There is a fine line in representation that is often reached but not crossed. It is the line from reality into non-reality, when something is so real in its’ portrayal that it awakens particular feelings (curiosity/abhorrence/joy) in the viewer. The premonition of that initial reaction can change once there is further comprehension that the object isn’t actual but has been fabricated. It’s the difference between the image of a person captured in a photograph and the person as they are in ‘real’ three-dimensional space. It is the difference between life and living, storytelling and fact, proposed truth versus undeniable truth. Looking at the tightly bound eyes of her horses, Fra Angelico’s ‘The Mocking of Christ‘ comes to mind, a fresco installed at the Convent of San Marco in Florence. Completed in 1442, the image is one of the most striking ever to be made and compositionally beyond its time. A masked figure, Christ sits in the center of the scene, as disembodied heads and hands gesture both referencing movement and illustrating the biblical story of the Passion. When blindfolded a subject normally exibits an association of shame, fear, and impending danger. However, the calming of the masked horses carries a deeper metaphor one that is as religious as it is political. In the masked figure of Christ by Fra Angelico, could we also be lead to believe in the serene depiction of the body that the figure was already in a state of tranquil acceptance even if the journey to get there was arduous? In both the contemporary masked body and the masked body of yore, fear can be associated with the concealment, yet looks can be deceiving.
Similar yet differently executed, Hermann Nitsch uses blood in his paintings and performances, a bold color and medium on environmental surfaces (body) along with linen canvas. The work is not easy to look at. In the performances, often an animal —pig— is splayed out and carried on what could be conceived to be a crucifix, while human participants are covered in blood. Upon first glance, one might question, “Did a death take place?” Indeed, at some point, however the artist himself was never involved in the death, or sacrifice. The pig was purchased, similar to how someone would buy a tube of paint or hunk of marble. In the human psyche, blood is often associated with violence and suffering, while Nitsch has used the liquid —once the purveyor of life— to symbolize just that; liberation of the spirit.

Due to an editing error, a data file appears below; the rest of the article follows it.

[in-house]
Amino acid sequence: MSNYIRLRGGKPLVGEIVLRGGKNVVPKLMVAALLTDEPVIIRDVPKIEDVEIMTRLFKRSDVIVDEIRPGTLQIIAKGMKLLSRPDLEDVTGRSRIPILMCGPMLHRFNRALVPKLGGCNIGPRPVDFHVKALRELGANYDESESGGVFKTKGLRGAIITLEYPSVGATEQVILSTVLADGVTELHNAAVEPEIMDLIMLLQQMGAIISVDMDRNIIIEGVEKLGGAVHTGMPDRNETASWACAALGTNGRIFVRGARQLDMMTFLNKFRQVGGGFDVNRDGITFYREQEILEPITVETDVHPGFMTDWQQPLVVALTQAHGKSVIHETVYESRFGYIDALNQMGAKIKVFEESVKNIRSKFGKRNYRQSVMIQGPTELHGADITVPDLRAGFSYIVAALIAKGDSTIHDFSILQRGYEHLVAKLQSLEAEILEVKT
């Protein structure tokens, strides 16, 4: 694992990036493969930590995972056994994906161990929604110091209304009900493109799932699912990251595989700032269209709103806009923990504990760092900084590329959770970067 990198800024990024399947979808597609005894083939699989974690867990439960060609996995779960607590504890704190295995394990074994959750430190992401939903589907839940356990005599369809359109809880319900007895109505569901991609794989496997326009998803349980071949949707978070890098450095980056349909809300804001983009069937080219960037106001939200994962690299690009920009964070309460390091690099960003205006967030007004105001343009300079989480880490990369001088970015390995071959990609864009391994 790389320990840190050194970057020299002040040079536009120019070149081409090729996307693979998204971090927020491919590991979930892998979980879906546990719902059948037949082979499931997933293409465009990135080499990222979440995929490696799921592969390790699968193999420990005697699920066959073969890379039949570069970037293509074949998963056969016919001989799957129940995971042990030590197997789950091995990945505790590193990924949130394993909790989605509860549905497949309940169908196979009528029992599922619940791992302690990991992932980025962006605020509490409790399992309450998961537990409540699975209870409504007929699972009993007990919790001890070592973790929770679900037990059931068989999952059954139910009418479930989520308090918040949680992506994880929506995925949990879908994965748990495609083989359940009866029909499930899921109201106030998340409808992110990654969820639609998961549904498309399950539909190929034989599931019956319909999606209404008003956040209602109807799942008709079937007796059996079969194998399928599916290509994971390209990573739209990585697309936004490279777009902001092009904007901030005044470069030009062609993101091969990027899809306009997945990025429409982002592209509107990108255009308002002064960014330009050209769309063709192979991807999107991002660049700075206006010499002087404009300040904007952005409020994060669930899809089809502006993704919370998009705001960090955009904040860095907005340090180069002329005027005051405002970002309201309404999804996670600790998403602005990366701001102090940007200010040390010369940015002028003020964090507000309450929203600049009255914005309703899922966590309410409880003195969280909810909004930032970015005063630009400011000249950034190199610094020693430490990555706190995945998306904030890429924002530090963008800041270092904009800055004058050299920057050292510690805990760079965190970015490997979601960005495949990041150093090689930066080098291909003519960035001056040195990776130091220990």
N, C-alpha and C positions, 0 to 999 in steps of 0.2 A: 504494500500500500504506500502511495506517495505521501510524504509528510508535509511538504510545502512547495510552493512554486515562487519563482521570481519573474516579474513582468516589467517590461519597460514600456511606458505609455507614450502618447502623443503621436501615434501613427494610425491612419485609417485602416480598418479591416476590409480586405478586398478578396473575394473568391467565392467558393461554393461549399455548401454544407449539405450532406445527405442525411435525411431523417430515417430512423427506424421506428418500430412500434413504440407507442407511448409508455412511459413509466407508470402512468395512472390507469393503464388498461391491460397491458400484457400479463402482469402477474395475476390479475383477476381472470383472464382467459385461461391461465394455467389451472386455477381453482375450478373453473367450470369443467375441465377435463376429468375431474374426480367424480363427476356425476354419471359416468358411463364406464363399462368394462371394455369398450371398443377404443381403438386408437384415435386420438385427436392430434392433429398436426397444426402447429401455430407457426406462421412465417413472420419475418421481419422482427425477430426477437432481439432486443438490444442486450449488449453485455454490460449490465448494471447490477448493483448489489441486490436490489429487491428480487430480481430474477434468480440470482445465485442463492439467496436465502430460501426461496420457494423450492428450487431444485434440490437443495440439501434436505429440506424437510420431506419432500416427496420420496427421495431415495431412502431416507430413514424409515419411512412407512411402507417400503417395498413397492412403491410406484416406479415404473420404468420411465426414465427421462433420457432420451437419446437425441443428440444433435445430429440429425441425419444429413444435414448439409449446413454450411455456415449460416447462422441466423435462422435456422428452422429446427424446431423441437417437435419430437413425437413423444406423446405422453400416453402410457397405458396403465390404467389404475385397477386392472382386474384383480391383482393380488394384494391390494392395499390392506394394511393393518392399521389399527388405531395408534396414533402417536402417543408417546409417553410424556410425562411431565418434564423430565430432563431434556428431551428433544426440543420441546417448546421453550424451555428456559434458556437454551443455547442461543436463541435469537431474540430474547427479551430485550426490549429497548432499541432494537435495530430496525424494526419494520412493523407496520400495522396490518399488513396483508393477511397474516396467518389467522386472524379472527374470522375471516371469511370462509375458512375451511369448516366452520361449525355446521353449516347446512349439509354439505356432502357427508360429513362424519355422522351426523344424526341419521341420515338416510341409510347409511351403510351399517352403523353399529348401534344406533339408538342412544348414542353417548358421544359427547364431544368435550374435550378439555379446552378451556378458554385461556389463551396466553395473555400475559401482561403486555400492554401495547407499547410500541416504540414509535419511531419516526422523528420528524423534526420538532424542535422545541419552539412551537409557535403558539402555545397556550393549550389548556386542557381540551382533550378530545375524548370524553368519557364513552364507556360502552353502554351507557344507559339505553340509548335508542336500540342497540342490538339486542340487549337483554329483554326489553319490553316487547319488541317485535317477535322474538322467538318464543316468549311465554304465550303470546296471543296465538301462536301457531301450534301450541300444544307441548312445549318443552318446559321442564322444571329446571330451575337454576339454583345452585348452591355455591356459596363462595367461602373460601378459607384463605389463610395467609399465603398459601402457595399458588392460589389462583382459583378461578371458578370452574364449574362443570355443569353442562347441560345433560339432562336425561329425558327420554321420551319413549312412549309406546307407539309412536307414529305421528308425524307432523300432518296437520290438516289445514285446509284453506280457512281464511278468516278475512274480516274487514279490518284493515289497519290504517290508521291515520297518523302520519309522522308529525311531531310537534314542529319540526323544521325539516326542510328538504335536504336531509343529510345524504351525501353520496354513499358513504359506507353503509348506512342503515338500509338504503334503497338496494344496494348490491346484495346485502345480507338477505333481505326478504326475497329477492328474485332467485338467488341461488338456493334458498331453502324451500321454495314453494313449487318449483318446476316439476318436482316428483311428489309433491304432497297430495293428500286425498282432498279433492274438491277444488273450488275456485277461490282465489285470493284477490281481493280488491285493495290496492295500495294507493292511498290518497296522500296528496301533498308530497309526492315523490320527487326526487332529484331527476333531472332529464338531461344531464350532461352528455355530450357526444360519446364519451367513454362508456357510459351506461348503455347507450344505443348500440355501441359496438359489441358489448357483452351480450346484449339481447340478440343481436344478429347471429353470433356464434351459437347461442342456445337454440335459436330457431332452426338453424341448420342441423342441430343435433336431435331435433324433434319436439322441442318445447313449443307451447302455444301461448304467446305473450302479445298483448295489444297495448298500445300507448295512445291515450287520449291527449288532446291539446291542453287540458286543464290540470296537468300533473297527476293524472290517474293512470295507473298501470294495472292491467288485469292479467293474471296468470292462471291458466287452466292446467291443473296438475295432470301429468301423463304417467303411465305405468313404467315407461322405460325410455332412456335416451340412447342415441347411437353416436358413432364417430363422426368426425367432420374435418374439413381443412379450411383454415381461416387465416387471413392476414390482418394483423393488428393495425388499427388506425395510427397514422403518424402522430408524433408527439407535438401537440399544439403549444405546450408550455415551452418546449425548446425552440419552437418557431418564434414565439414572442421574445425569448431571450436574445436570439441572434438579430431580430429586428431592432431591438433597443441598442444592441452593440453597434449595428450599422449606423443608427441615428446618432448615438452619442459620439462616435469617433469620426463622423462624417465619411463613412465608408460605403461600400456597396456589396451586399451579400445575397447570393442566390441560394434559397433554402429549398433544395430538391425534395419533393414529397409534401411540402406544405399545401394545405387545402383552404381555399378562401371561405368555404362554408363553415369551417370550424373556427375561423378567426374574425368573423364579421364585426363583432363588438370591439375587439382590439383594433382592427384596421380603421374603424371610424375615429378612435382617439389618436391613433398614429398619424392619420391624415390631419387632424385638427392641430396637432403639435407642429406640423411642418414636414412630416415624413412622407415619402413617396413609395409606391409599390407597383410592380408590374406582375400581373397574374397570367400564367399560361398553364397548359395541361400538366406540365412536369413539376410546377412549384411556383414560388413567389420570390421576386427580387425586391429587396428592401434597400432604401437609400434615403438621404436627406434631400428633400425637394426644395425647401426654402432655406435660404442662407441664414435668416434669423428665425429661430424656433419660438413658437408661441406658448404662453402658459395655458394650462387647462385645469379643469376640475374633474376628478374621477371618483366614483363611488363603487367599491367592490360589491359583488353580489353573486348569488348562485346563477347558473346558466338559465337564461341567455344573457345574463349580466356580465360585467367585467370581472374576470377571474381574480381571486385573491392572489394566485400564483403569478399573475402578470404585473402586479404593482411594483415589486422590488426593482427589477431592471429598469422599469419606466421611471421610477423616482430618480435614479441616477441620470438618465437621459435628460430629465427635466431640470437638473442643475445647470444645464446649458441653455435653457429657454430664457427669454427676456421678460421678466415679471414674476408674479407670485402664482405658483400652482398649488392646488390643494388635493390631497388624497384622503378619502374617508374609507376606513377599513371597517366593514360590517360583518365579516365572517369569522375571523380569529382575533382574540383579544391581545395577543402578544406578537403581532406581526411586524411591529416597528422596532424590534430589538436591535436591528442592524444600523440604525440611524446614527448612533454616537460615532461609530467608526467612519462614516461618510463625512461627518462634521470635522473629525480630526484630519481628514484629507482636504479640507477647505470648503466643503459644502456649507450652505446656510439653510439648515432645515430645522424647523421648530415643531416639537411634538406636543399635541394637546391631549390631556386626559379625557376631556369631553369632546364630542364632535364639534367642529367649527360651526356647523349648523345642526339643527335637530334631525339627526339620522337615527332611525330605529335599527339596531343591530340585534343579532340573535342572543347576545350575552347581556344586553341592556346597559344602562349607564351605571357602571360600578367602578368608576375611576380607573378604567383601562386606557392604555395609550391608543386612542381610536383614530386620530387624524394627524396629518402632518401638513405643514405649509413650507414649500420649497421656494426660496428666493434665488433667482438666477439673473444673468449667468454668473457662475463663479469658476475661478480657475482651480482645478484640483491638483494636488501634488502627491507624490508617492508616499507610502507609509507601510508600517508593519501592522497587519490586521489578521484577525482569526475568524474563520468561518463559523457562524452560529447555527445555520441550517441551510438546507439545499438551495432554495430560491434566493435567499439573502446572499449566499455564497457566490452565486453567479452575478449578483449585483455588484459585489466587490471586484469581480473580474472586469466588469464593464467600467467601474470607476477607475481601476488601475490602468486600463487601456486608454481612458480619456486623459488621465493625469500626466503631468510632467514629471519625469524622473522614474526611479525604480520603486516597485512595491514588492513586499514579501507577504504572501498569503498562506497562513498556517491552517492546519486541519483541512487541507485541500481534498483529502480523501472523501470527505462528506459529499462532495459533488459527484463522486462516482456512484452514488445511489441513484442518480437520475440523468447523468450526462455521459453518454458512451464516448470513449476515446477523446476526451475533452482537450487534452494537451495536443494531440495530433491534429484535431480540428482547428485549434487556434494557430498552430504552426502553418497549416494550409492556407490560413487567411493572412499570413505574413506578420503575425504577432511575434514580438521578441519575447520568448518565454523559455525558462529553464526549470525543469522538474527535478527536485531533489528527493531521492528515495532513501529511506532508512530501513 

Just as Nitsch longs to free the soul. Berlinde De Bruyckere longs to keep in a box and admire it, if only for a short while before letting it go. Another work worth mentioning in No Life Lost, is the tremendous Kreupelhout – Cripplewood, 2012-2013, which was also featured in the 2013 Biennale di Venezia at the Belgian pavilion. The sculpture is made of wax, epoxy, iron, wood, fabric, blankets and rope and stretches nearly 60 feet in length. It somehow embodies a fallen tree, beached whale, fleshy squid tentacles and tangled bones all at once. A year-long undertaking, the work had to be installed in various segments through the roof of the gallery. Similar to the sculptures with animal hides, this piece signifies a carcass, something living now in a state of stasis. It somehow is even stranger (or less complex) than the works made of pelts because it still resembles wood. The skeletal frame of a tree —bark it’s skin— wood plays a critical role in the physical presence and existence of a tree. In this case, it is the interior while the horse and cow hides are the exterior. In one body of work her canvas is exposed while in the other it is covered in thick impasto. The poeticism of Berlinde De Bruyckere’s work is not immediately accessible, it asks for more attention, which many viewers might not be ready to give. Yet with time, subtle nuances become more apparant, those of the artist’s hand and presence. Because even if no life has been lost, we are reminded of the longing of time needed to fulfill a life worth living.
Berlinde De Bruyckere, No Life Lost is on view at Hauser and Wirth, New York until April 2nd, 2016. As part of the exhibition a series of performances by Romeu Runa will take place at the gallery on 18th street. Remaining performances will be held February 24th and 25th at 7pm and April 1st at 7pm and 2nd at 2pm.